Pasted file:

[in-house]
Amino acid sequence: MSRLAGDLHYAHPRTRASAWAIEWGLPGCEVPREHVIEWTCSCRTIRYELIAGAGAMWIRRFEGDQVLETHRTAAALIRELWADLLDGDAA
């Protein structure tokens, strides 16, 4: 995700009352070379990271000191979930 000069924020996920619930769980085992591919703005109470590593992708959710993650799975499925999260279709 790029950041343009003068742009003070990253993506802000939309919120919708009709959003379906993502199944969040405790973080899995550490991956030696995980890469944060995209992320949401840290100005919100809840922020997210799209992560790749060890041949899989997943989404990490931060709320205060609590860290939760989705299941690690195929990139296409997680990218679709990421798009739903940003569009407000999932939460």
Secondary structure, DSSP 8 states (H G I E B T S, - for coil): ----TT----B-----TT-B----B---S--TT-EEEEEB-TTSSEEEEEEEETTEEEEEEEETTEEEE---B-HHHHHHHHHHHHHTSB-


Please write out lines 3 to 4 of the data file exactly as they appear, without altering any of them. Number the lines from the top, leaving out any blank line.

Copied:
């Protein structure tokens, strides 16, 4: 995700009352070379990271000191979930 000069924020996920619930769980085992591919703005109470590593992708959710993650799975499925999260279709 790029950041343009003068742009003070990253993506802000939309919120919708009709959003379906993502199944969040405790973080899995550490991956030696995980890469944060995209992320949401840290100005919100809840922020997210799209992560790749060890041949899989997943989404990490931060709320205060609590860290939760989705299941690690195929990139296409997680990218679709990421798009739903940003569009407000999932939460």
Secondary structure, DSSP 8 states (H G I E B T S, - for coil): ----TT----B-----TT-B----B---S--TT-EEEEEB-TTSSEEEEEEEETTEEEEEEEETTEEEE---B-HHHHHHHHHHHHHTSB-